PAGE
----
‘We must fight tooth and nail to protect people’

Colum Eastwood, SDLP leader and Enda Kenny, Taoiseach pictured at the All-Ireland Forum on Wednesday.

Colum Eastwood, SDLP leader and Enda Kenny, Taoiseach pictured at the All-Ireland Forum on Wednesday.

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SDLP leader Colum Eastwood has warned that politicians must “fight tooth and nail” to protect those in the north from the potentially massive impact of Brexit.

The Foyle MLA was speaking during the All-Ireland Civic Dialogue on Brexit at the Royal Hospital in Kilmainham in Dublin this week.

Issues affecting the border were repeatedly raised during the talks with a large delegation from Derry and Donegal in attendance. Among the local delegates were Deputy First Minister Martin McGuinness, the Chief Executive of Derry City & Strabane District Council John Kelpie and the Chief Executive of Donegal County Council Seamus Neely. Representatvies from the Chambers of Commerce in Derry and Letterkenny were also in attendance.

Speaking during the event, Mr Eastwood said: “We haven’t given our consent to leave the European Union, that’s why we have to fight tooth and nail to protect the people of Northern Ireland – the 56% who voted to remain. We need a bespoke deal for Northern Ireland, we need to protect the freedom of our citizens around this island and within the EU.”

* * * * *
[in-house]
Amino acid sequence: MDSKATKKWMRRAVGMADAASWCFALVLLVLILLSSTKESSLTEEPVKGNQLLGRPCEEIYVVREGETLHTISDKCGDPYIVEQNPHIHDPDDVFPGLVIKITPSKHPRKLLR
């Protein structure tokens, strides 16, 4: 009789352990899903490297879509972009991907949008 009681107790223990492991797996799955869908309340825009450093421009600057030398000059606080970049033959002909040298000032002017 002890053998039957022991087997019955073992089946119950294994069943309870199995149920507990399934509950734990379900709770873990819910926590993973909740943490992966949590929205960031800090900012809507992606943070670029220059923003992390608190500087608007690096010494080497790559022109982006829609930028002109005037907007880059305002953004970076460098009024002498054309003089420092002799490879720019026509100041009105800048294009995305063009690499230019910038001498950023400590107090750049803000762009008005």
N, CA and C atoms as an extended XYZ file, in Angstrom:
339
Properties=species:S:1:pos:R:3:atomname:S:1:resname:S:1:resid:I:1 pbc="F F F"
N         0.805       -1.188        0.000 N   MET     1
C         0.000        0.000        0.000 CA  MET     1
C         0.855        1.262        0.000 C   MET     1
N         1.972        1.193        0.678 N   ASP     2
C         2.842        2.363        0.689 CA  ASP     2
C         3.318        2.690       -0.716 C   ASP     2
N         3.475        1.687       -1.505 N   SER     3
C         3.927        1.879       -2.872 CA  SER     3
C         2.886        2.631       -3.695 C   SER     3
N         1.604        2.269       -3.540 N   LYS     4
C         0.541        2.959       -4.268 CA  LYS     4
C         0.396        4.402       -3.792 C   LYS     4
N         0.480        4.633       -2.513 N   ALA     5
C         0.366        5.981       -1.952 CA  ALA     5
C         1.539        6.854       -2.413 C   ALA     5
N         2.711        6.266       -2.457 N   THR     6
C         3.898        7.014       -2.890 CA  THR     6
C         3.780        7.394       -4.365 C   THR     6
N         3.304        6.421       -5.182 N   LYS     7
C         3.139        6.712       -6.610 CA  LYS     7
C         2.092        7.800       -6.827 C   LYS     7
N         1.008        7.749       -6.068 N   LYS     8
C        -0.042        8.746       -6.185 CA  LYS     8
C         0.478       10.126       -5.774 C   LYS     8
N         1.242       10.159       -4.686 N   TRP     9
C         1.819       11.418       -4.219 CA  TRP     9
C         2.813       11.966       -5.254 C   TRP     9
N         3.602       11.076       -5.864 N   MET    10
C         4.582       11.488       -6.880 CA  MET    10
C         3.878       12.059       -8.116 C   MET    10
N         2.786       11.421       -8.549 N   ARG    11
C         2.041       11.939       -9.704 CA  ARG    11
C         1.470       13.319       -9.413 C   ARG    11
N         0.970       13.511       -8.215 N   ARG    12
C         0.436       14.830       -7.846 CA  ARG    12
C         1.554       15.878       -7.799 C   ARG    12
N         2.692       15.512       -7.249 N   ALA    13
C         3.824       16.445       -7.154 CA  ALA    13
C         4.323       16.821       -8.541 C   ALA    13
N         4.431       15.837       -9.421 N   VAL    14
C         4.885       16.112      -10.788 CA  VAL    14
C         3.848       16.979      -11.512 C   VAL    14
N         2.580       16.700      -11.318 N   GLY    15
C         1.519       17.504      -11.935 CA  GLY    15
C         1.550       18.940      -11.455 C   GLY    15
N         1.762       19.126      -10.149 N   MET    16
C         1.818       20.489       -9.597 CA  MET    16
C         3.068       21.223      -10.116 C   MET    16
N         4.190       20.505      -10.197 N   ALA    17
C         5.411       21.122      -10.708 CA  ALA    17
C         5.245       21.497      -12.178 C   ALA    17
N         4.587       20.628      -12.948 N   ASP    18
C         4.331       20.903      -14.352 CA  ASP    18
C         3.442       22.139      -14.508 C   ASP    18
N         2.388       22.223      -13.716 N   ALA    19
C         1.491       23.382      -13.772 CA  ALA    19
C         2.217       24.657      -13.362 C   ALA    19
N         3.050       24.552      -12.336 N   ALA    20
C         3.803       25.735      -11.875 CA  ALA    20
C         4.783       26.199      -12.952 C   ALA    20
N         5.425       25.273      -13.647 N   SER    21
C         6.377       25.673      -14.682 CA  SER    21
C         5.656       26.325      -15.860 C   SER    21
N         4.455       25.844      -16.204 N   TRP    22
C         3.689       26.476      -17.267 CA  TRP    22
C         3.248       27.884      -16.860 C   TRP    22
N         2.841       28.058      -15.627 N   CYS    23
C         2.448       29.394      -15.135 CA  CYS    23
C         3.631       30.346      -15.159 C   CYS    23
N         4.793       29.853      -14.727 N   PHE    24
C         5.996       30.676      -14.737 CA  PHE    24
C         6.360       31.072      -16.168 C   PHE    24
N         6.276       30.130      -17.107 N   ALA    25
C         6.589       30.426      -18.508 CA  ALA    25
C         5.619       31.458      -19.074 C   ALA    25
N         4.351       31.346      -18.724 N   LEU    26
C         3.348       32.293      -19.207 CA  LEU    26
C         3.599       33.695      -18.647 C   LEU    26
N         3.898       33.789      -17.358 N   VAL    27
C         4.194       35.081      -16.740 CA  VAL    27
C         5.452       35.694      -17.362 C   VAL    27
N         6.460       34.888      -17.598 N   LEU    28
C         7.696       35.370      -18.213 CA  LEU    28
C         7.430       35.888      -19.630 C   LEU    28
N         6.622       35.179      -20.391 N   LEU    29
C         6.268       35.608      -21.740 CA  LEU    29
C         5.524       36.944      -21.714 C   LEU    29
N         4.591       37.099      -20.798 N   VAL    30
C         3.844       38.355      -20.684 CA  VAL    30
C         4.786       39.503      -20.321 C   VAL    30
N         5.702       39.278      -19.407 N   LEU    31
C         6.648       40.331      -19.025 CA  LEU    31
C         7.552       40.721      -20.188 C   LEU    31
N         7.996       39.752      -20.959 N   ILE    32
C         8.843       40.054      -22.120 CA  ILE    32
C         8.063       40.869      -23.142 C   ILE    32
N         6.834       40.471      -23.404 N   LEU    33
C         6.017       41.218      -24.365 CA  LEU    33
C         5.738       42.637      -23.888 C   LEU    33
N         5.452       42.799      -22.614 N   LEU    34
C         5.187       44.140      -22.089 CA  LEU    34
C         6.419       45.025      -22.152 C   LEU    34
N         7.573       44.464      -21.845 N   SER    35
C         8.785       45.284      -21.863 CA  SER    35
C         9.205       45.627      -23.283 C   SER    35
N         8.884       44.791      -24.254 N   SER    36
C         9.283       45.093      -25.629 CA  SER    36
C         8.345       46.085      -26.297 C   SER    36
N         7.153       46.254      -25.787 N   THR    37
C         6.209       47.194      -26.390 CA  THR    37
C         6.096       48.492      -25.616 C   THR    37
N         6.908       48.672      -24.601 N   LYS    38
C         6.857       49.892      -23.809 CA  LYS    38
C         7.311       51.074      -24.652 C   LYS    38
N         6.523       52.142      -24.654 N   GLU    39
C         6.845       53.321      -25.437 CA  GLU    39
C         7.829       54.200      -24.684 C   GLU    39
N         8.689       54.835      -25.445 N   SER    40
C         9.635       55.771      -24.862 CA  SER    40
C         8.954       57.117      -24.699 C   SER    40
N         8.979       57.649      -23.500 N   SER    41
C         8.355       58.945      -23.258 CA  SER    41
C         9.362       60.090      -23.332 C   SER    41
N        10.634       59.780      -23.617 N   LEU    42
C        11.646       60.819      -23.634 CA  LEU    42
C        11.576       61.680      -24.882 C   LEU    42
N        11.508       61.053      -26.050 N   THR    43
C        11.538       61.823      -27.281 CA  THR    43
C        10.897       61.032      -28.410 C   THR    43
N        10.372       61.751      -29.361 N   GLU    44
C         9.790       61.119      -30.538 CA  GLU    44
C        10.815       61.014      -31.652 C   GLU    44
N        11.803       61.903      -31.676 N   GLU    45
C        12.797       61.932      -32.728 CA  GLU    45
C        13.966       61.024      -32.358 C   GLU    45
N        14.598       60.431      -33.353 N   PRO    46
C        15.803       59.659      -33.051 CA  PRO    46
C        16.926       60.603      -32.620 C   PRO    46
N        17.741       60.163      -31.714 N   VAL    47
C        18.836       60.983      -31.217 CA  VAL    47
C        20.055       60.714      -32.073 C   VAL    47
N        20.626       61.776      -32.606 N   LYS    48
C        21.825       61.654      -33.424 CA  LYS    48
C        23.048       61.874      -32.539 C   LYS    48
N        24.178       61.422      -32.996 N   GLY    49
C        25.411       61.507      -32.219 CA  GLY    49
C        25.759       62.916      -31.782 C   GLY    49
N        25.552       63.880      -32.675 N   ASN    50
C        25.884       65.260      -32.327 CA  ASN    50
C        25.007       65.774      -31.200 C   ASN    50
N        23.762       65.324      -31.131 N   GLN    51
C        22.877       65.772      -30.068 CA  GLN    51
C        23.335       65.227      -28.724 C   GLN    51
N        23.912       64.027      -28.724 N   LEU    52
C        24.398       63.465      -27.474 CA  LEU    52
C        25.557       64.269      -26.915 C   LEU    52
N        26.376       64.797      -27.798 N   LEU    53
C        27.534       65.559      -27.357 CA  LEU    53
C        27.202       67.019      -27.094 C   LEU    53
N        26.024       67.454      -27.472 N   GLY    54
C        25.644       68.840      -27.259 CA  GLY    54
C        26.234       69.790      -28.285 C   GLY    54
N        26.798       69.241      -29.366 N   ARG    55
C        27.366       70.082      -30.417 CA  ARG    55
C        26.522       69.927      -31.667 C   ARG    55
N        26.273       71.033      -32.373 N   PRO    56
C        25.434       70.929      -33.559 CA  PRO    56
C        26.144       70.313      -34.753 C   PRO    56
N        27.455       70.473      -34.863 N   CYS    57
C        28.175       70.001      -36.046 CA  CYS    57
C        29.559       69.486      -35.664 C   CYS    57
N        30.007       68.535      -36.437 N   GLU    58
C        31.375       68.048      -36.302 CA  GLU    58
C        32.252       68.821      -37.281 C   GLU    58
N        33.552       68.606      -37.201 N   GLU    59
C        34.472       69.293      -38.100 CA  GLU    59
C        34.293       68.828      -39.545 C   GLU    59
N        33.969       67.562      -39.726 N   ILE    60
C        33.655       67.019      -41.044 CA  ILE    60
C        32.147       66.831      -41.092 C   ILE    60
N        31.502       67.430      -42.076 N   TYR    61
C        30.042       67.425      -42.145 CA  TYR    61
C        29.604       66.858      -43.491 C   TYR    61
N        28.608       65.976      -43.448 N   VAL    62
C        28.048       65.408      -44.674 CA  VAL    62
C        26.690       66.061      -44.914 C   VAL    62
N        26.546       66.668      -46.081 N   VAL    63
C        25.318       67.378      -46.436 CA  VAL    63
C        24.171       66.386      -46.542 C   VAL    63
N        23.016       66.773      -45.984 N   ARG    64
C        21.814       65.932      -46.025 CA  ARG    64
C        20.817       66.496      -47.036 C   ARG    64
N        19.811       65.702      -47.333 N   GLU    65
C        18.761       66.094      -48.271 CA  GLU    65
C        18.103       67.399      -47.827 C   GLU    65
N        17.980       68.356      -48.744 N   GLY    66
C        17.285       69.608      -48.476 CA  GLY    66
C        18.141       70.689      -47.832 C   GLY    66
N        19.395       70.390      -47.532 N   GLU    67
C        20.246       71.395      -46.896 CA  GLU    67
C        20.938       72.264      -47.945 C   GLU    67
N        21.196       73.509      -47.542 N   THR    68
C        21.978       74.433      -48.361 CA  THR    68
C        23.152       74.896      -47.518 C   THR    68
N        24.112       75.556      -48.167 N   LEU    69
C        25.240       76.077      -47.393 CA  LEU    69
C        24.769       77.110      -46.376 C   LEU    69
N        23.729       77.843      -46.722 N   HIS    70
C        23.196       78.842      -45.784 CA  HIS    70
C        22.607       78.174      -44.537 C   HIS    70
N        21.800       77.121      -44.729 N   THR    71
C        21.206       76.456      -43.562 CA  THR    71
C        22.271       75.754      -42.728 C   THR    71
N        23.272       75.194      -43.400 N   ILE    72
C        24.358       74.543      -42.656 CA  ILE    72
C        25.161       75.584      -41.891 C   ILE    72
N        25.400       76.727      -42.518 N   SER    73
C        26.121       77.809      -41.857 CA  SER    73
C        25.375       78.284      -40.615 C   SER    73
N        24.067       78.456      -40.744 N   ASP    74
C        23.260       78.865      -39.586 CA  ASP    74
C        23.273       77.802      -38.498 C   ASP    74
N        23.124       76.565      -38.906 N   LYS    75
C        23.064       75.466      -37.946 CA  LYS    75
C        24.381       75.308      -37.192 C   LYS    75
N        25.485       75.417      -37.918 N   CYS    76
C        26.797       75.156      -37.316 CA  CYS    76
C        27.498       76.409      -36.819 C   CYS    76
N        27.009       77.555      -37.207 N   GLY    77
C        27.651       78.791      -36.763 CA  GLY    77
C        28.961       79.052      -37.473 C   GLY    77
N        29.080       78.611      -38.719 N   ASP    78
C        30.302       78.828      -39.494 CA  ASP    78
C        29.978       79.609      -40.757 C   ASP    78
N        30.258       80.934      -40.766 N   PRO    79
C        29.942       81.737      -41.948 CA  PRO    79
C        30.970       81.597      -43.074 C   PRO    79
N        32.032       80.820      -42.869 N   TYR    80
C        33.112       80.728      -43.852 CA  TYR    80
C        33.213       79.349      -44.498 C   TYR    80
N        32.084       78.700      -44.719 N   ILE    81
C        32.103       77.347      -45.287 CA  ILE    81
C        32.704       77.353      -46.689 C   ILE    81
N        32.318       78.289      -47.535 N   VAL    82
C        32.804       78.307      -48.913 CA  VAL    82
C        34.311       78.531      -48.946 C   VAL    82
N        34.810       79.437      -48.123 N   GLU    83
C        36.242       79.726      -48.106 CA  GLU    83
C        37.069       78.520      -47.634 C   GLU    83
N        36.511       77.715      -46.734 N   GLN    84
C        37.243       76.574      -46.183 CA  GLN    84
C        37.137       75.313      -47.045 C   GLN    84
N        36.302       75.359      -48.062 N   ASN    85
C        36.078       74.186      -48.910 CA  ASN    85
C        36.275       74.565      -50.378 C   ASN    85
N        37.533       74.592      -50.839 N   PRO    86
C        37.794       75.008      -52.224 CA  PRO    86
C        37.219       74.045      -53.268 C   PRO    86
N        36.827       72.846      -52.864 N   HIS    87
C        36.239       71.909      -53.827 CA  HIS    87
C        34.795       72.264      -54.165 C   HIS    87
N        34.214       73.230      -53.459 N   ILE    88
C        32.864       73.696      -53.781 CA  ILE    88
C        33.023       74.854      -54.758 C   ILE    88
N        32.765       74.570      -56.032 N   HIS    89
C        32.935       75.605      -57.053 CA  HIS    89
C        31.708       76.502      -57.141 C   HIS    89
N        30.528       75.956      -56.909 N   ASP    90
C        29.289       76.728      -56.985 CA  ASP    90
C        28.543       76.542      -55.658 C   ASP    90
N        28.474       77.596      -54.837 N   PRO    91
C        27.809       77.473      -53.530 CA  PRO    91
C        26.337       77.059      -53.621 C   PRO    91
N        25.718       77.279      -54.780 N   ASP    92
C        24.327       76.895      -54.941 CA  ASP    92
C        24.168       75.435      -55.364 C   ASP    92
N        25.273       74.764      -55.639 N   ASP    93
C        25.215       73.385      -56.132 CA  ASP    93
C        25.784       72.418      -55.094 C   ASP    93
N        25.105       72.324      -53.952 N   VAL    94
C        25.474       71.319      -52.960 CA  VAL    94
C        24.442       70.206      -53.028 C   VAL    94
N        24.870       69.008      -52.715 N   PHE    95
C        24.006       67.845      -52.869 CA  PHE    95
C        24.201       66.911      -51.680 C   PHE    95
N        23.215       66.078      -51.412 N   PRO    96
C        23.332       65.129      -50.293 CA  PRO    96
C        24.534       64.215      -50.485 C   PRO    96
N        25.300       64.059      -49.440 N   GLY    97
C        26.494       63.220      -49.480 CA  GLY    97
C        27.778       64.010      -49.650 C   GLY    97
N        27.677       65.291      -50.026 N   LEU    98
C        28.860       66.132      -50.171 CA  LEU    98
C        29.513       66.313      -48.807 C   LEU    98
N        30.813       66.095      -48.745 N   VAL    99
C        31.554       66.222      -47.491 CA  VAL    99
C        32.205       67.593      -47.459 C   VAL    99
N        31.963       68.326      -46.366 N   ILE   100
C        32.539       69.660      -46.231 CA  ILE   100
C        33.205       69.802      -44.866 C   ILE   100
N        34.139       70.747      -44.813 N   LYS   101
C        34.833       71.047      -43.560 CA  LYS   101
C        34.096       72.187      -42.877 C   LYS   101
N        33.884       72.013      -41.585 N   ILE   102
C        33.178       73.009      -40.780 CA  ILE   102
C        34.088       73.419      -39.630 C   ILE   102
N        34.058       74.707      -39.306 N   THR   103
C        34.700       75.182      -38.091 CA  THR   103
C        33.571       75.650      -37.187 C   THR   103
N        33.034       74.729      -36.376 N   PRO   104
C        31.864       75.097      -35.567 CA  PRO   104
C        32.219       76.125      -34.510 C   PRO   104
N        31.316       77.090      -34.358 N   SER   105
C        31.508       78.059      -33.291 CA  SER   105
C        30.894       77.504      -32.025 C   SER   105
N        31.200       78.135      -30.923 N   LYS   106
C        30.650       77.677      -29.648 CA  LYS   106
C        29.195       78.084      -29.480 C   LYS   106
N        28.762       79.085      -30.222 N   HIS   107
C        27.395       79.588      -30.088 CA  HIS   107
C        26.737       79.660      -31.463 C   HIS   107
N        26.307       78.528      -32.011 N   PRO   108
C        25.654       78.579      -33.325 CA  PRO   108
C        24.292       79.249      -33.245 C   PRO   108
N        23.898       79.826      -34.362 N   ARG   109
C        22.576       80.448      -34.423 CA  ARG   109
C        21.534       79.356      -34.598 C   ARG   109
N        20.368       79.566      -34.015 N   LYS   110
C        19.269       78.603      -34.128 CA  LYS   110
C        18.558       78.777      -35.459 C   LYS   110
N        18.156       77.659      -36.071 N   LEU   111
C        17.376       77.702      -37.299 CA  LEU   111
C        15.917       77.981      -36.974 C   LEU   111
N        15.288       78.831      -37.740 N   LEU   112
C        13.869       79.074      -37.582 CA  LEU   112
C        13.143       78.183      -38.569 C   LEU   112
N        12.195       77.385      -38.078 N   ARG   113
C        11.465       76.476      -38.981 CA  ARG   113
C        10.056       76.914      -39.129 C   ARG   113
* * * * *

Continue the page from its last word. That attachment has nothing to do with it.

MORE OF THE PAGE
He added: “The freedom of movement of people, goods and services across this island must be protected and any new border controls must be at Stansted, Liverpool or Stranraer, not in Ireland.

“What we need now is an Irish solution to a European problem.”

Foyle Sinn Fein MLA Martin McGuinness meanwhile said: “The British Tory party can’t be trusted to act in the best interests of the people of Ireland. It is crucial that the Irish government represents the national interests of all Irish citizens, of the economies north and south, and safeguards the advances of the Good Friday and other Agreements.”

Speaking from Dublin yesterday, the Chief Executive of Derry’s Chamber of Commerce Sinead McLaughlin, who moderated a north-south session at the event, said: “The talks have been very constructive. There was a complete consensus around the table and it was very heartening to hear. Because they are co-chairs of the Peace Process the Irish government are very aware of issues around the manifestation of any type of border.”

She said that much of the discussions centred on establishing a special relationship post-Brexit “because we are so interlinked”.

An Taoiseach Enda Kenny T.D. opened the event stating that Brexit “presents the most significant economic and social challenge of the past 50 years”. He added that he had “agreed with the Prime Minister that there will be no return to the borders of the past”.